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Cindy Shaw <[log in to unmask]>
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SciArt-L Discussion List-for Natural Science Illustration- <[log in to unmask]>
Wed, 13 Aug 2008 11:46:41 -0700
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Thanks, Britt and Frank - this is pretty much what my understanding was, but good to have it confirmed.

On the same lines - what about satellite imagery used to drape over terrain models? Does that need to be credited?


---- Britt Griswold <[log in to unmask]> wrote: 
> Cindy,
> Most Federal government material is free of copyright concerns, if it 
> was paid for by the US taxpayer.  However not all material handed out by 
> Government is Government produced/paid, so one must be careful about 
> sourcing the material.
> If you have images of NASA installations and machines, pulled from 
> government sources, with no other credits than NASA attached, then you 
> are on pretty Solid Ground.  However, even NASA asks for a photo 
> credit.  If you have done an image that is not an exact copy of a NASA 
> photo, you can tell the editor to not worry.  If you have done an exact 
> copy of the view in the photo, then there may be some concern about 
> crediting the source material, but not a copyright issue.  It might be a 
> bit of a gray area on what is appropriate. After all, some other 
> textbook company could use the same source material and produce an 
> identical image without impinging on your textbook company's copyright.
> You might point out that textbooks reproduce images from NASA all the 
> time for publication. They do give credit however.  But if you are 
> combining these images into a new picture, and there are no copyrights, 
> then the concern about credits becomes less and less. At some point it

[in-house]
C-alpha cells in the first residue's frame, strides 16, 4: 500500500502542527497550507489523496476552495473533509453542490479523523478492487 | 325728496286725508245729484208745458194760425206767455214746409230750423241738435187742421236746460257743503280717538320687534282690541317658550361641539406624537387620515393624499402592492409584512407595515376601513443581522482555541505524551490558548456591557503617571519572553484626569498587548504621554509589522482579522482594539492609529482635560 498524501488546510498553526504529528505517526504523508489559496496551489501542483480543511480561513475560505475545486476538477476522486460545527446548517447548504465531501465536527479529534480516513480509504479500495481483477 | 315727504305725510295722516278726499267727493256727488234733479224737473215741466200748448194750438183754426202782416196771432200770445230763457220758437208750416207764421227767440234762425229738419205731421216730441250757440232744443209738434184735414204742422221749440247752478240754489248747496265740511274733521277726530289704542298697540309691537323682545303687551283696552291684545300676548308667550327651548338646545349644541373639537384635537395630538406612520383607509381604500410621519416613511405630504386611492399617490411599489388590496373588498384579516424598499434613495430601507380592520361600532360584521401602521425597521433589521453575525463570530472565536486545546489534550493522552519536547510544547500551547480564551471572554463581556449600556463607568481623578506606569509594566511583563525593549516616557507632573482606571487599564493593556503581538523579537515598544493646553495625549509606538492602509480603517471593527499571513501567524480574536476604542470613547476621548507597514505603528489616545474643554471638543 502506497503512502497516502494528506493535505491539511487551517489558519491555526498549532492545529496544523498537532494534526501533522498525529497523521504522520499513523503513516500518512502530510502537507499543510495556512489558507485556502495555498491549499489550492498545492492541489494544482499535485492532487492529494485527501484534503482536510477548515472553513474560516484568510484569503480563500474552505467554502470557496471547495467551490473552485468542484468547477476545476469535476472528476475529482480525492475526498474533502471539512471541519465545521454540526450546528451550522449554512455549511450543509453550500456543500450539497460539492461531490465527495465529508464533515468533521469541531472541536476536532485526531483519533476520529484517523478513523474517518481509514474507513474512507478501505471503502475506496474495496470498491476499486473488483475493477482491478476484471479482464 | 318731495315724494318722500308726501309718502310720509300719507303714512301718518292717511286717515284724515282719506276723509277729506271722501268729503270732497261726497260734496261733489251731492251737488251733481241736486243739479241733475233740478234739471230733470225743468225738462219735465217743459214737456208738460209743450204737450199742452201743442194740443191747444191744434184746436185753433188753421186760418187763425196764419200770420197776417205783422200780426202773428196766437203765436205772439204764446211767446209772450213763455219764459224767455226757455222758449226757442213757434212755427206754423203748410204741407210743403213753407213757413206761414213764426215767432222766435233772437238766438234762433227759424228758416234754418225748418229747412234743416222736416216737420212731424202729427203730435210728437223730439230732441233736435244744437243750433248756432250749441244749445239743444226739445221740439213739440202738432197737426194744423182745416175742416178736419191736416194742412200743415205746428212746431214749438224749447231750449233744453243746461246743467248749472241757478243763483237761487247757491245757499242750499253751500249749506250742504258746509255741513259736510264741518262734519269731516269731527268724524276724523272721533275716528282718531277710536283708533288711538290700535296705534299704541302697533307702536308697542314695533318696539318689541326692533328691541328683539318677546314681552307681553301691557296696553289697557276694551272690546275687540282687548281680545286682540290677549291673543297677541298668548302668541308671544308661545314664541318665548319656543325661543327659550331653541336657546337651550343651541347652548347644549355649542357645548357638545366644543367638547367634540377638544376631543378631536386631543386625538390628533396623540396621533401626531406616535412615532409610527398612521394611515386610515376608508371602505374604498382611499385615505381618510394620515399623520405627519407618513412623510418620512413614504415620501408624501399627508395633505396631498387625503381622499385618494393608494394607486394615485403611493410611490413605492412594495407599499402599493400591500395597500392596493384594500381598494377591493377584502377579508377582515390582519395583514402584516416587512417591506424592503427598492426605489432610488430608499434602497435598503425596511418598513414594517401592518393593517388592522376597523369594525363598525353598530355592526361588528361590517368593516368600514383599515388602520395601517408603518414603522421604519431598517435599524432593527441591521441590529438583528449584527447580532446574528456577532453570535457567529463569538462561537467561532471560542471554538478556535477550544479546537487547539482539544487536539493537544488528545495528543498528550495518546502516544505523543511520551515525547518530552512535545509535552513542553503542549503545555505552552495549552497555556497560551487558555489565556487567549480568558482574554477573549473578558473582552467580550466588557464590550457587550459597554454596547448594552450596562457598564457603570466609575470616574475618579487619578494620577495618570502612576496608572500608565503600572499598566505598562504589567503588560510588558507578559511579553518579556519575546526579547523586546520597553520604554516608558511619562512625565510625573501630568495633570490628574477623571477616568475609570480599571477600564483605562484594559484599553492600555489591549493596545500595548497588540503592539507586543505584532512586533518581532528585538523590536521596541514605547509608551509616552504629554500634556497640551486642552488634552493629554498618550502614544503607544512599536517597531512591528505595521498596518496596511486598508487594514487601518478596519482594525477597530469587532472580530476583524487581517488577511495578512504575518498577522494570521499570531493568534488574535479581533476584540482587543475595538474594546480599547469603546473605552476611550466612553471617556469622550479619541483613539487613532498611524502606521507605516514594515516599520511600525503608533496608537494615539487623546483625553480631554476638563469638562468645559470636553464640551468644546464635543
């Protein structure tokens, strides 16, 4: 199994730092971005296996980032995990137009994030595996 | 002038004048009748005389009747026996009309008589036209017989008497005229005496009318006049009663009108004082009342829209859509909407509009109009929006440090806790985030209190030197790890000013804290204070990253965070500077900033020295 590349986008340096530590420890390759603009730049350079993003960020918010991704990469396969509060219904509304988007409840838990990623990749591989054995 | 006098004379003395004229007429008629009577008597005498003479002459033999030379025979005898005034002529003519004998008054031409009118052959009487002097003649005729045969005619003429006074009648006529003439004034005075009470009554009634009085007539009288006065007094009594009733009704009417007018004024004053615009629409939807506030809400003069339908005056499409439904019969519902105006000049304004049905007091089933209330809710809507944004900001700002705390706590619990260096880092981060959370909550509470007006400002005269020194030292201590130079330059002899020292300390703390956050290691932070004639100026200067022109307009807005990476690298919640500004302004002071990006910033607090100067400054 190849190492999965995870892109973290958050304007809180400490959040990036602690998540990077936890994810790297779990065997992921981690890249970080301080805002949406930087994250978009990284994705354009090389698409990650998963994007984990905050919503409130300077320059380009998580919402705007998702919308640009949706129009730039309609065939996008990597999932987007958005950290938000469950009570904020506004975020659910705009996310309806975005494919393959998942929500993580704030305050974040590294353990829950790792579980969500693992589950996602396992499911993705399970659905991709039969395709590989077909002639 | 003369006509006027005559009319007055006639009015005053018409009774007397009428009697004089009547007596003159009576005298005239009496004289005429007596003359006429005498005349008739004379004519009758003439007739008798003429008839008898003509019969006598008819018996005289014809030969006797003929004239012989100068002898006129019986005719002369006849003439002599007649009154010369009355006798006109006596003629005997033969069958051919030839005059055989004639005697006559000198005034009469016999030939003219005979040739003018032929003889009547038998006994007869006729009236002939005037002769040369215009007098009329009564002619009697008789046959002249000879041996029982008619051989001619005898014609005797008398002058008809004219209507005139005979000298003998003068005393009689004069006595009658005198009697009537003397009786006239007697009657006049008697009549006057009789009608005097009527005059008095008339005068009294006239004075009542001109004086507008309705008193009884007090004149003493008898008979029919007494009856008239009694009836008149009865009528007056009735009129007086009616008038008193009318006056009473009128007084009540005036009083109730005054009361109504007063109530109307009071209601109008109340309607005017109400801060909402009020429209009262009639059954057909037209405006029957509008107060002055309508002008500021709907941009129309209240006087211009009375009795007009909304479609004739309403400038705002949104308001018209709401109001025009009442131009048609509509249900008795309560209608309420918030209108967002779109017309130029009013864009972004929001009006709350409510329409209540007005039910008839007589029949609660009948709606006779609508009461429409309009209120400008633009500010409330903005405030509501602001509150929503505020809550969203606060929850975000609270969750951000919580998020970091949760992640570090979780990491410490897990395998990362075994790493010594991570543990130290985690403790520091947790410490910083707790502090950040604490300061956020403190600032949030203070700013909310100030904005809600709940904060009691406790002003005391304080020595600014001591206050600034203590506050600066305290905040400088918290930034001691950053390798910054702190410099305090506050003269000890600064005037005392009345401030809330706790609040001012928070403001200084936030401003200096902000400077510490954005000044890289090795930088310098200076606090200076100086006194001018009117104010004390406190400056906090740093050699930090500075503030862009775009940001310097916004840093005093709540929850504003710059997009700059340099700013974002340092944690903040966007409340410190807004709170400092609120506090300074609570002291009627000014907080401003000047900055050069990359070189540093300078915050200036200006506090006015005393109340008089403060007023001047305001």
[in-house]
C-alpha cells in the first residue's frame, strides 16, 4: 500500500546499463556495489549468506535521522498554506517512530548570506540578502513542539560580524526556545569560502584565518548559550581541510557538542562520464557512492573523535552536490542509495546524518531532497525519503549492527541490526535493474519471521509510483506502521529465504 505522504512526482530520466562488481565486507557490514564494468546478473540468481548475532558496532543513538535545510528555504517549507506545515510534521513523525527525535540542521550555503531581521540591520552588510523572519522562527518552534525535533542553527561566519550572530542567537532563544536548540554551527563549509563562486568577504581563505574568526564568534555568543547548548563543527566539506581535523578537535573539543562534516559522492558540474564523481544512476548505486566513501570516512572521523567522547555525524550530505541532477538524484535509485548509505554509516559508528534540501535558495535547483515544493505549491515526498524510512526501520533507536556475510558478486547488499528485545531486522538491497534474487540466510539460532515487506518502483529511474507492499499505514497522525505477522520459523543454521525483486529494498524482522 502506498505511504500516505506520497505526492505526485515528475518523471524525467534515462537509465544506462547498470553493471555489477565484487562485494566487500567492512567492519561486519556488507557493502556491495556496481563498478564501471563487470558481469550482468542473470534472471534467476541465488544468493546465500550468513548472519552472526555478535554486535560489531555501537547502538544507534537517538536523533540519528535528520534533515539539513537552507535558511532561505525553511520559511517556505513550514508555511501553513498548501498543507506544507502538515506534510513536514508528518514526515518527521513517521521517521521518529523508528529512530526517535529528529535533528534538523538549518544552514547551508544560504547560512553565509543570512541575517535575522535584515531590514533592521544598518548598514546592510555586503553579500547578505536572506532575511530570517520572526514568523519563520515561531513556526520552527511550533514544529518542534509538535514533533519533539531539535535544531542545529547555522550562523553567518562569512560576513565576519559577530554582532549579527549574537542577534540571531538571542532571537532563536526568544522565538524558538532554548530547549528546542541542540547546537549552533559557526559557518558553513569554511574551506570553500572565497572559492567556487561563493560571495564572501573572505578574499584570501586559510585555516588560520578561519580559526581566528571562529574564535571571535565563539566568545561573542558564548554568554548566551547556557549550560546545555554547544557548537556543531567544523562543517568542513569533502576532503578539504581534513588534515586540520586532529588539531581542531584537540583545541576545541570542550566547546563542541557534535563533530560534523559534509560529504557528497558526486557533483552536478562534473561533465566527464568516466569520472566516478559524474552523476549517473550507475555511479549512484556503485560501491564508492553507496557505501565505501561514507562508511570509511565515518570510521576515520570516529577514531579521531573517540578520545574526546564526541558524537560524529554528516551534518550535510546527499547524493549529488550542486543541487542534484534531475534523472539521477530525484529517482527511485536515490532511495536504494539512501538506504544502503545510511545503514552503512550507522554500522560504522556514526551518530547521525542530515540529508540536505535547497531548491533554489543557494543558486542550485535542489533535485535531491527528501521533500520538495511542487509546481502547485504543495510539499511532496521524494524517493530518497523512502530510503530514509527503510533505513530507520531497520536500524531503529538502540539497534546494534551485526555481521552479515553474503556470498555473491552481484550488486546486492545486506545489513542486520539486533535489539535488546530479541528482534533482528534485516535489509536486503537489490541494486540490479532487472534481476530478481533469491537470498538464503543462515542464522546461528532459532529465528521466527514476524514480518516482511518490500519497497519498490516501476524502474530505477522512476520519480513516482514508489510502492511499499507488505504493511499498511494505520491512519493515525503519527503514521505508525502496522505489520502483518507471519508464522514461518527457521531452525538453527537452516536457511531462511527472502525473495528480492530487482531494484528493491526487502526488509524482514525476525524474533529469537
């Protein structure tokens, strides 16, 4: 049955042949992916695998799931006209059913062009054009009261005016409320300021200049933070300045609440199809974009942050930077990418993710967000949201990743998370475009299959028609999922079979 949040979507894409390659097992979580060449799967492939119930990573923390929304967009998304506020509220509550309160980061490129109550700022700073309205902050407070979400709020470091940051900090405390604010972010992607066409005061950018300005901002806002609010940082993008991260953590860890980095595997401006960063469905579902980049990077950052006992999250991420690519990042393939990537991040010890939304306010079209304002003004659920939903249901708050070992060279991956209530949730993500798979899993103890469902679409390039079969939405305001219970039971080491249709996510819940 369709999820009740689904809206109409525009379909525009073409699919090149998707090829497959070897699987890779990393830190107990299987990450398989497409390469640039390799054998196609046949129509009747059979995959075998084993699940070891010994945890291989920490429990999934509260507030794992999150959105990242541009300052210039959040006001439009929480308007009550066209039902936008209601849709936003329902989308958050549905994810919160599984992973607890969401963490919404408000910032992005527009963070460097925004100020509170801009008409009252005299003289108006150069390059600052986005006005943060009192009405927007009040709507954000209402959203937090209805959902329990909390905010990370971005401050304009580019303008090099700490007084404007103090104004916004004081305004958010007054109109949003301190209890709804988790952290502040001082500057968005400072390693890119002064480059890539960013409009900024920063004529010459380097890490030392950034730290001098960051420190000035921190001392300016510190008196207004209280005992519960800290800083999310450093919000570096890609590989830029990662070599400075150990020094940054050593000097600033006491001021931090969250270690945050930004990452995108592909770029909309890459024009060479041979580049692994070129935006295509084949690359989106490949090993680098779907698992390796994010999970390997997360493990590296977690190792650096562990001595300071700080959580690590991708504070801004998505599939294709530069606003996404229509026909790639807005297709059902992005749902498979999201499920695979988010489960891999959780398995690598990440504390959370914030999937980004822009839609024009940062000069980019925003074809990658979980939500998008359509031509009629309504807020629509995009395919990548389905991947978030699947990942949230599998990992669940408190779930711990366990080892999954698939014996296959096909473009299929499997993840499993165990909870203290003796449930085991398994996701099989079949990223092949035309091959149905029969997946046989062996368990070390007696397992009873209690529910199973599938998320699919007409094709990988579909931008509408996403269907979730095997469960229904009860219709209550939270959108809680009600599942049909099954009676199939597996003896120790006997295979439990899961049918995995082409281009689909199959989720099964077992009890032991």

> becomes fair use. And at some point if you create an image that as a 
> whole is unique new creation, it has enforceable copyright.
> It could be your editor wants a satellite and dish that is realistic 
> looking but in the details is not something that exists. But that opens 
> the possibility of creating something that could not exist and will not 
> work, then it is sci-fi.  Another grey area to worry about.
> Britt
> Cindy Shaw wrote:
> > Hi all, 
> >
> > I'm doing some Earth science textbook work, and have to do an illustration that incorporates a space satellite and a satellite dish on the ground. For both, I used NASA photos as reference. The client seems to be very picky about having things appear "realistic" - so I even took pains to make sure the satellite itself was appropriate for the content. 
> >
> > The comments from the editor came back asking if I had "traced" photos for the satellite and dish (I did not) - but they do look realistic, which is what the client wants. She said that "tracing photos" is not allowed due to copyright issues.
> >
> > My understanding is that government stuff, like NASA, NOAA, etc. - is in the public domain - so even if I HAD traced them, I would have been OK in doing so, as long as the finished product does not duplicate the photo. But even if I did want the object to look like the photo, I would be OK in making it look like the photographed object. 
> >
> > Is my understanding correct on this? What IS the policy on using govt photos as reference. Are they indeed public domain? What if I did want to use an element that was part of a govt. photo in an illustration? Could I do so?
> >
> > Thanks much, 
> > Cindy
> >
> >   
> -- 
> _______________________________________
> Britt Griswold/WMAP Project
> TRAX/Maslow Media Group
> NASA's Goddard Space Flight Center
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